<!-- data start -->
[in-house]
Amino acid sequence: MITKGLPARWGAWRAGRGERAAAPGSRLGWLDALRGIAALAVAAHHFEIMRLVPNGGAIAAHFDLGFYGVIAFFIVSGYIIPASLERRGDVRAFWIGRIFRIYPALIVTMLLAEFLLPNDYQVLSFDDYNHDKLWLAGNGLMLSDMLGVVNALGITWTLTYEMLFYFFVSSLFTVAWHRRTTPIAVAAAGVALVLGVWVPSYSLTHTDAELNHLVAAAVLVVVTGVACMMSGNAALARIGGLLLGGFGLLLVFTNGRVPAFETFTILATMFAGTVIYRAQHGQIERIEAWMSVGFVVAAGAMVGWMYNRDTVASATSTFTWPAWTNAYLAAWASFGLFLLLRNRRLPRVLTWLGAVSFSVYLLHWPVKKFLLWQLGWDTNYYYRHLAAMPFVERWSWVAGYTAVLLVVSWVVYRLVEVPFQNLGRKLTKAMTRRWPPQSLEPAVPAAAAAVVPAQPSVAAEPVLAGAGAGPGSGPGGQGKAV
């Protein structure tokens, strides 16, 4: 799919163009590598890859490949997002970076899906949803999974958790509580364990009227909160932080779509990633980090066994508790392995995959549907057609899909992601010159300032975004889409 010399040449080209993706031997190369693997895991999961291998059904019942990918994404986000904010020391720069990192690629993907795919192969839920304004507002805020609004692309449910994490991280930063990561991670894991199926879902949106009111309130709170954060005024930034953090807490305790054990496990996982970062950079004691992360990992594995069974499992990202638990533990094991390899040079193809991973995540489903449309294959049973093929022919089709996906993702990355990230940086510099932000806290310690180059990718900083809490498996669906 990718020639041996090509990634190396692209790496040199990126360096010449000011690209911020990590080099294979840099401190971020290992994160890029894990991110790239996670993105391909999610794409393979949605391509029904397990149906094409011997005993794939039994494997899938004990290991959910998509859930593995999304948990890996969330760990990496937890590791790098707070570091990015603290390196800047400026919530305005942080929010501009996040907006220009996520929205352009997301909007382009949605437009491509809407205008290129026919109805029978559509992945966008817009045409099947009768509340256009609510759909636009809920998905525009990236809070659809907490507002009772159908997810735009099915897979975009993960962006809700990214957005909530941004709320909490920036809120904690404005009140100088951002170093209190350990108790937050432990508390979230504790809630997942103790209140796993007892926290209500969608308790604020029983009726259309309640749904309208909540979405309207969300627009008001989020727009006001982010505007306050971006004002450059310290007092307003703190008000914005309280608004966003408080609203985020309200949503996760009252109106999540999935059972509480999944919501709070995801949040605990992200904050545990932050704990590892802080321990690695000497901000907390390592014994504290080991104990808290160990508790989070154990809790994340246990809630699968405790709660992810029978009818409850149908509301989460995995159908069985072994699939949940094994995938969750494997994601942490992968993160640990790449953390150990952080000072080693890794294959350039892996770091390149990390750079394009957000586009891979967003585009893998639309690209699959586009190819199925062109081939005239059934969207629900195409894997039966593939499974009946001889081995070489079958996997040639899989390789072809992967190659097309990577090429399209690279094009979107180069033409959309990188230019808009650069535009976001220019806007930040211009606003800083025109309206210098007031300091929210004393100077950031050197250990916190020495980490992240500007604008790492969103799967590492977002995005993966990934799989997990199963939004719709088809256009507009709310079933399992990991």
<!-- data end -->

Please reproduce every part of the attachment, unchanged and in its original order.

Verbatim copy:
[in-house]
Amino acid sequence: MITKGLPARWGAWRAGRGERAAAPGSRLGWLDALRGIAALAVAAHHFEIMRLVPNGGAIAAHFDLGFYGVIAFFIVSGYIIPASLERRGDVRAFWIGRIFRIYPALIVTMLLAEFLLPNDYQVLSFDDYNHDKLWLAGNGLMLSDMLGVVNALGITWTLTYEMLFYFFVSSLFTVAWHRRTTPIAVAAAGVALVLGVWVPSYSLTHTDAELNHLVAAAVLVVVTGVACMMSGNAALARIGGLLLGGFGLLLVFTNGRVPAFETFTILATMFAGTVIYRAQHGQIERIEAWMSVGFVVAAGAMVGWMYNRDTVASATSTFTWPAWTNAYLAAWASFGLFLLLRNRRLPRVLTWLGAVSFSVYLLHWPVKKFLLWQLGWDTNYYYRHLAAMPFVERWSWVAGYTAVLLVVSWVVYRLVEVPFQNLGRKLTKAMTRRWPPQSLEPAVPAAAAAVVPAQPSVAAEPVLAGAGAGPGSGPGGQGKAV
């Protein structure tokens, strides 16, 4: 799919163009590598890859490949997002970076899906949803999974958790509580364990009227909160932080779509990633980090066994508790392995995959549907057609899909992601010159300032975004889409 010399040449080209993706031997190369693997895991999961291998059904019942990918994404986000904010020391720069990192690629993907795919192969839920304004507002805020609004692309449910994490991280930063990561991670894991199926879902949106009111309130709170954060005024930034953090807490305790054990496990996982970062950079004691992360990992594995069974499992990202638990533990094991390899040079193809991973995540489903449309294959049973093929022919089709996906993702990355990230940086510099932000806290310690180059990718900083809490498996669906 990718020639041996090509990634190396692209790496040199990126360096010449000011690209911020990590080099294979840099401190971020290992994160890029894990991110790239996670993105391909999610794409393979949605391509029904397990149906094409011997005993794939039994494997899938004990290991959910998509859930593995999304948990890996969330760990990496937890590791790098707070570091990015603290390196800047400026919530305005942080929010501009996040907006220009996520929205352009997301909007382009949605437009491509809407205008290129026919109805029978559509992945966008817009045409099947009768509340256009609510759909636009809920998905525009990236809070659809907490507002009772159908997810735009099915897979975009993960962006809700990214957005909530941004709320909490920036809120904690404005009140100088951002170093209190350990108790937050432990508390979230504790809630997942103790209140796993007892926290209500969608308790604020029983009726259309309640749904309208909540979405309207969300627009008001989020727009006001982010505007306050971006004002450059310290007092307003703190008000914005309280608004966003408080609203985020309200949503996760009252109106999540999935059972509480999944919501709070995801949040605990992200904050545990932050704990590892802080321990690695000497901000907390390592014994504290080991104990808290160990508790989070154990809790994340246990809630699968405790709660992810029978009818409850149908509301989460995995159908069985072994699939949940094994995938969750494997994601942490992968993160640990790449953390150990952080000072080693890794294959350039892996770091390149990390750079394009957000586009891979967003585009893998639309690209699959586009190819199925062109081939005239059934969207629900195409894997039966593939499974009946001889081995070489079958996997040639899989390789072809992967190659097309990577090429399209690279094009979107180069033409959309990188230019808009650069535009976001220019806007930040211009606003800083025109309206210098007031300091929210004393100077950031050197250990916190020495980490992240500007604008790492969103799967590492977002995005993966990934799989997990199963939004719709088809256009507009709310079933399992990991």